The former police chief superintendent will appear at Preston Crown Court alongside former Sheffield Wednesday club secretary Graham Mackrell.
Duckenfield, 74, arrived at court on Monday just after 9am wearing a blue coat and shirt and tie, accompanied by his solicitor and a number of family members.
Some relatives of the 96 victims of the disaster, which happened on April 15, 1989, were also in Preston for the trial, while others will watch the hearing via videolink at the Cunard building in Liverpool.
Proceedings are due to start on Monday morning but the case is not expected to be opened until later in the week.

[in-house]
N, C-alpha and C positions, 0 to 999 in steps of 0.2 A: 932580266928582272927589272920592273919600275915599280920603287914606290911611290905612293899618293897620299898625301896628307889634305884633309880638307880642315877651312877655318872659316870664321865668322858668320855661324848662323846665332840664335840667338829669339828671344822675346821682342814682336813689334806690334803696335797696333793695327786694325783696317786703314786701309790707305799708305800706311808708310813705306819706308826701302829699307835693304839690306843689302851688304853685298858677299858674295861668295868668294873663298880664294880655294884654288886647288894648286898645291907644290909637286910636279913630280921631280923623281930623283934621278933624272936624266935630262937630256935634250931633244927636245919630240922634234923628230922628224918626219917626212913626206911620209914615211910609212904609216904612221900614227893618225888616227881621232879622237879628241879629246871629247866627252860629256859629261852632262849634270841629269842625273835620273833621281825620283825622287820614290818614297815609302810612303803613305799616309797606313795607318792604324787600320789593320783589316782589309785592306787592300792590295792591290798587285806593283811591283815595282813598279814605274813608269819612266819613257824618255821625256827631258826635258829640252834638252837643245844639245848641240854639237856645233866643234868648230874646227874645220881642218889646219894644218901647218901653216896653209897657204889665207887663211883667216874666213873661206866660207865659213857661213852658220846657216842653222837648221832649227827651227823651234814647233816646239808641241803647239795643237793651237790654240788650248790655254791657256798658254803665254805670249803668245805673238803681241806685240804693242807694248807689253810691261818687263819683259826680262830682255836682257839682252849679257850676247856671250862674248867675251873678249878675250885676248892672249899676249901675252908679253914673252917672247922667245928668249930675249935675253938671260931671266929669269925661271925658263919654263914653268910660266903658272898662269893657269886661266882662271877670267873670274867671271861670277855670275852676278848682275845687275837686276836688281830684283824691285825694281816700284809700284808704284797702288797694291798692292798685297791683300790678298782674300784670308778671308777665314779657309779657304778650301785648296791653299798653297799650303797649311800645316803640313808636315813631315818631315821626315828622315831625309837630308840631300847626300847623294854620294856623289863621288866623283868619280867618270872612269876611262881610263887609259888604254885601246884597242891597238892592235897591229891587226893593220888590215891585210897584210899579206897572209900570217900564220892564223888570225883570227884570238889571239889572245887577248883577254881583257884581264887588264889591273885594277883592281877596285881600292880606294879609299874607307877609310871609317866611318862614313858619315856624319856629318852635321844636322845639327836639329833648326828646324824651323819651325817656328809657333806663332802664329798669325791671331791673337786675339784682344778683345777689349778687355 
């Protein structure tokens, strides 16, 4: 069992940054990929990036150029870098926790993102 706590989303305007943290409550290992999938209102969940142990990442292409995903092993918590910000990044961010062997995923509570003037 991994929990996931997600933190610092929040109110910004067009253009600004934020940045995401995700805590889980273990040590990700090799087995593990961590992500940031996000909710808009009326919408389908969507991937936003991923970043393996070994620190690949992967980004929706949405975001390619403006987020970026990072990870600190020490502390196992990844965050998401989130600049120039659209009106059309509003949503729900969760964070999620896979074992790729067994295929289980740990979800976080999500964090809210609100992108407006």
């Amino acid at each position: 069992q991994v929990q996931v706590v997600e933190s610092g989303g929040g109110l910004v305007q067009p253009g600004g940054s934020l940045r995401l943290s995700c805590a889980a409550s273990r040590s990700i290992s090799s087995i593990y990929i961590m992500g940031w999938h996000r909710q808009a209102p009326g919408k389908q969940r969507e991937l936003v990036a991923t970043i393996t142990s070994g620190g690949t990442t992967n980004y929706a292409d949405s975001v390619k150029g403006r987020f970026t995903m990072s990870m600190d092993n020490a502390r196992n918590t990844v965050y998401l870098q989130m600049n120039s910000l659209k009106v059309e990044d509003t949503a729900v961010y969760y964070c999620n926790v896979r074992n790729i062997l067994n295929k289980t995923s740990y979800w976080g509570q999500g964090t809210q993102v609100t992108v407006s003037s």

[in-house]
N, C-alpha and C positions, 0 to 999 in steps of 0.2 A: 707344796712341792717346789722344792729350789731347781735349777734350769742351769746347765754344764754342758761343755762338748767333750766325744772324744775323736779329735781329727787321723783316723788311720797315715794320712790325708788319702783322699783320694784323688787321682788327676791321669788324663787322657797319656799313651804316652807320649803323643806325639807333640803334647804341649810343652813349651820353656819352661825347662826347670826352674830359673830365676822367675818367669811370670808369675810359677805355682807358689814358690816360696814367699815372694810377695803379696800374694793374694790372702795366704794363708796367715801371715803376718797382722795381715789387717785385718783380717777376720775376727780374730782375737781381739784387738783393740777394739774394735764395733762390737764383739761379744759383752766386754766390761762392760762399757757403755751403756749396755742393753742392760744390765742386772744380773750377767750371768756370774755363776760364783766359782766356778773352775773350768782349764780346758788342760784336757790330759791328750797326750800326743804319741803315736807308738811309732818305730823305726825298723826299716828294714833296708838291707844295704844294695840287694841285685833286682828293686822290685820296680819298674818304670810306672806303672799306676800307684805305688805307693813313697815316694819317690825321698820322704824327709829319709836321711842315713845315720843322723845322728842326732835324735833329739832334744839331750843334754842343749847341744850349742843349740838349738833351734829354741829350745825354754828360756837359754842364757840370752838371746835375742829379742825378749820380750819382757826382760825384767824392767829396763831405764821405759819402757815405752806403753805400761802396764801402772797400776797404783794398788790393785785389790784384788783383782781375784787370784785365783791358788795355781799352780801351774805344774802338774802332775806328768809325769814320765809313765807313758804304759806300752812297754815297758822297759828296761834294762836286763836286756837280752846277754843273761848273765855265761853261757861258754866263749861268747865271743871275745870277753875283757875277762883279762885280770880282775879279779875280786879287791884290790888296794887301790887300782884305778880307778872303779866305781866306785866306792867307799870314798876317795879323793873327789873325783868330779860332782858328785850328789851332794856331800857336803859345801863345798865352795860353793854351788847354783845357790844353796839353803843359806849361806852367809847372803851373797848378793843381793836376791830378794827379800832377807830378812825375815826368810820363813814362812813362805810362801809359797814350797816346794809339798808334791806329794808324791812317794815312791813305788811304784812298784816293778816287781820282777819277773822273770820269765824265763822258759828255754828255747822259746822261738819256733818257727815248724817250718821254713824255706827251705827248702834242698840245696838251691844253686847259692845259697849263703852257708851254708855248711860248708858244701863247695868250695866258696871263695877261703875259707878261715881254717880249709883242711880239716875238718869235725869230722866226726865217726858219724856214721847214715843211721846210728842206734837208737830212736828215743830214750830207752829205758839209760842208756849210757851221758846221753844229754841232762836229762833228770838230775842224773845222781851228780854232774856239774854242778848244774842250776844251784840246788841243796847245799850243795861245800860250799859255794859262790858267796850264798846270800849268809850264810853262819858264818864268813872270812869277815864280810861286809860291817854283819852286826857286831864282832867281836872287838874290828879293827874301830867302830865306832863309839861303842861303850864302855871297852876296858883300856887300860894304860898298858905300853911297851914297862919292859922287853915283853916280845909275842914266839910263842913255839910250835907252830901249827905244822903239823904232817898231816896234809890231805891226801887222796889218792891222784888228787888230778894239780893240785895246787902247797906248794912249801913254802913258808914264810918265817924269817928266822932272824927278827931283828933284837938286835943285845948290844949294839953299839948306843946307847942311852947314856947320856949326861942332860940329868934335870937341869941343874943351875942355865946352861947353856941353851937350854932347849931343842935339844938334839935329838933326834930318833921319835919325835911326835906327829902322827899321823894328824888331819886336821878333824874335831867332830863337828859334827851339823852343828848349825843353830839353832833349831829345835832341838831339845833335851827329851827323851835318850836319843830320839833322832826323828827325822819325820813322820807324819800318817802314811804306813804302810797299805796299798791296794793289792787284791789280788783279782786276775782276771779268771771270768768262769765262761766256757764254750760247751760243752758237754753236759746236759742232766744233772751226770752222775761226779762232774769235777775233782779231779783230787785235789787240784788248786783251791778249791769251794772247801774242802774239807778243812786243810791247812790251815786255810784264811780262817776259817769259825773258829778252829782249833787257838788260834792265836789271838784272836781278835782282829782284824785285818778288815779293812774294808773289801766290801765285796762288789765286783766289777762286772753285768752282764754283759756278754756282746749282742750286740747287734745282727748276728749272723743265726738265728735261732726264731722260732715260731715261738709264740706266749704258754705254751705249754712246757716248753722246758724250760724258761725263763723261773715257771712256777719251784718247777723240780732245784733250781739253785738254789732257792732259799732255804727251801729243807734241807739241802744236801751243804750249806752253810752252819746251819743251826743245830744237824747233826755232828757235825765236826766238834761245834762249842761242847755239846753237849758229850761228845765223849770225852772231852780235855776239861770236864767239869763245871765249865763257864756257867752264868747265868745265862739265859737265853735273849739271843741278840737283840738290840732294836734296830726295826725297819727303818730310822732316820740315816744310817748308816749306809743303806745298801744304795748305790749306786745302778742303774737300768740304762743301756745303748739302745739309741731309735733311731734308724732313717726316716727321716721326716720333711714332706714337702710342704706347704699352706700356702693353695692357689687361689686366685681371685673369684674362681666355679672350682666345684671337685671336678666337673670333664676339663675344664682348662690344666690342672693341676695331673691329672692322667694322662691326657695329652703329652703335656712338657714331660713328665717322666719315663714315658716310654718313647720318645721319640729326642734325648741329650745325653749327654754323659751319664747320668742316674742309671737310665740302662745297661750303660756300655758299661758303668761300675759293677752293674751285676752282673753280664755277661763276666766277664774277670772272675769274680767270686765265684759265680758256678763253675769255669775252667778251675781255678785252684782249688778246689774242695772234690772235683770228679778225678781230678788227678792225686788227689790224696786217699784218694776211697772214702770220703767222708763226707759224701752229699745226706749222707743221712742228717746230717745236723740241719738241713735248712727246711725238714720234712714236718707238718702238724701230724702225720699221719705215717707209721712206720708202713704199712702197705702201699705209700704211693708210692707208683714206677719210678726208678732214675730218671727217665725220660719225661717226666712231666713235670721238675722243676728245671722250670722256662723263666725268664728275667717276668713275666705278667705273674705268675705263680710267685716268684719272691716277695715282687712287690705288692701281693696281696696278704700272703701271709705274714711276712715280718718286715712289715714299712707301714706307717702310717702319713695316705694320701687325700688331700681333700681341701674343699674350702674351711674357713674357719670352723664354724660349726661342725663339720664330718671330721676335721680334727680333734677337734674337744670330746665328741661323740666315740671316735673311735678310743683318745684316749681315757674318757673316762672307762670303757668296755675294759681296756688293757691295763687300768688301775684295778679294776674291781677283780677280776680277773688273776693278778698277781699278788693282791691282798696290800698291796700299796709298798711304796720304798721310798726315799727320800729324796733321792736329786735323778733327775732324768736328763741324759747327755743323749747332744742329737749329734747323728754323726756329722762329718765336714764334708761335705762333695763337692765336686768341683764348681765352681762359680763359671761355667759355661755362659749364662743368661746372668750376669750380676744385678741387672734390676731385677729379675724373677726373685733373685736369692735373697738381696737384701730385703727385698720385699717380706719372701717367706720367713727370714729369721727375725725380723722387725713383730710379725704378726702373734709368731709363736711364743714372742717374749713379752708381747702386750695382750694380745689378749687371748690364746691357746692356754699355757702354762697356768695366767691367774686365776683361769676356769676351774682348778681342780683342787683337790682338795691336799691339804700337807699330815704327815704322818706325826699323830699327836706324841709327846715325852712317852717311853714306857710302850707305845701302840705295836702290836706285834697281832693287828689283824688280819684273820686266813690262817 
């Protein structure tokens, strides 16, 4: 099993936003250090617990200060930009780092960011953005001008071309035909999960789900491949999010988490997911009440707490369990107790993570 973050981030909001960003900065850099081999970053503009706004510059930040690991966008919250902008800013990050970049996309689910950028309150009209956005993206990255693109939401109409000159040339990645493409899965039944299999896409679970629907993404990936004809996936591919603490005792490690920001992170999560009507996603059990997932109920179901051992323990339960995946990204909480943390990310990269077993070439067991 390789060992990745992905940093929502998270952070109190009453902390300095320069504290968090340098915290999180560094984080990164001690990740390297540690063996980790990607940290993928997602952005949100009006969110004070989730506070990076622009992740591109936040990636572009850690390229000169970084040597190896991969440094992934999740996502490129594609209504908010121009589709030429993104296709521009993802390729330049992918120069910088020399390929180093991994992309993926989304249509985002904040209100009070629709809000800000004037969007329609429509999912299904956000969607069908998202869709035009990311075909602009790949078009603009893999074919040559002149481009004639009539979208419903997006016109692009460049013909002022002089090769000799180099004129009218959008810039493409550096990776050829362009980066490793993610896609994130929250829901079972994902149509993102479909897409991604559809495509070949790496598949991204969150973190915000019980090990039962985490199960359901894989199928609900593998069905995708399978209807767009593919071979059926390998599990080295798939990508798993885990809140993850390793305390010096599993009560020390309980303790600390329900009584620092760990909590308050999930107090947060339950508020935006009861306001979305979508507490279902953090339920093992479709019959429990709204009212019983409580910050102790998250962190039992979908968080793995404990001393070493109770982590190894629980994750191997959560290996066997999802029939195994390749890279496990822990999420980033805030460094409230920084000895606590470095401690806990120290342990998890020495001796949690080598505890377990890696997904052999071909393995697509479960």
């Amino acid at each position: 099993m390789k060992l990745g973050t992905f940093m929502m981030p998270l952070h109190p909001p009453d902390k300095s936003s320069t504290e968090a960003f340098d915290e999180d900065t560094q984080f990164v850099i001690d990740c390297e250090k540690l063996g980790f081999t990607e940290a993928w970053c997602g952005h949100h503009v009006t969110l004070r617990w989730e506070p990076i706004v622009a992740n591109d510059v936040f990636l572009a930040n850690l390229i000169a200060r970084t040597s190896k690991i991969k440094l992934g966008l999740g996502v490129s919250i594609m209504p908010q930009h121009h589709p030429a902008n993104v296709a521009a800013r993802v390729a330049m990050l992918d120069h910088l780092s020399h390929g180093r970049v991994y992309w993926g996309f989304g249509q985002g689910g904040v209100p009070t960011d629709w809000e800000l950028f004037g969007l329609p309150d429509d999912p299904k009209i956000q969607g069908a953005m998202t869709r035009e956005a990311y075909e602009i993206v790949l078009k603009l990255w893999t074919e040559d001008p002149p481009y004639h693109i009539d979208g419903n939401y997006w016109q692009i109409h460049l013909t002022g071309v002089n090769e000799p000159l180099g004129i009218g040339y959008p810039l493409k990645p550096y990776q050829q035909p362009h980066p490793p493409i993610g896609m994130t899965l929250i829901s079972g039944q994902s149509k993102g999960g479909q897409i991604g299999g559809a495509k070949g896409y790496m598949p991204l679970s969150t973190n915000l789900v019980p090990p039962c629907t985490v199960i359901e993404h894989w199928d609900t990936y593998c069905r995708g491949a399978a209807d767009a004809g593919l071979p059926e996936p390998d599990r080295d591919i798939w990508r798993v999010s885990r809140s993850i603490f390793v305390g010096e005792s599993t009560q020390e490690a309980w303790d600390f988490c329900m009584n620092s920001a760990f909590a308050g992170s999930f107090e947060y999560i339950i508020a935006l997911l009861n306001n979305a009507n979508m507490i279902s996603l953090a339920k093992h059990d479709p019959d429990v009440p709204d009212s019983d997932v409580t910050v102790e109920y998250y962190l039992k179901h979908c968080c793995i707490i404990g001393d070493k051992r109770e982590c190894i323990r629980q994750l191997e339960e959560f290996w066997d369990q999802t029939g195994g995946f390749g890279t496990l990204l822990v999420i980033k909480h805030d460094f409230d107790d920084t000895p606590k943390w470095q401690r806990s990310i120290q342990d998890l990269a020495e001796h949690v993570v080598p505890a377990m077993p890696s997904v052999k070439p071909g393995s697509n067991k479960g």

Duckenfield previously appeared via videolink to enter a not guilty plea to the charge of gross negligence manslaughter.
Under the law at the time, there can be no prosecution for the death of the 96th victim, Tony Bland, as he died more than a year and a day after his injuries were caused.
Mackrell, 69, is charged with contravening a term or condition of the stadium’s safety certificate, by failing to agree the methods of admission for the match, and failing to discharge a duty under the Health and Safety Act by not taking reasonable care in respect of arrangements for admission and the drawing up of contingency plans.
Ninety-six men, women and children died in the crush in pens at the Leppings Lane end of the Sheffield Wednesday ground at the match between Liverpool and Nottingham Forest.
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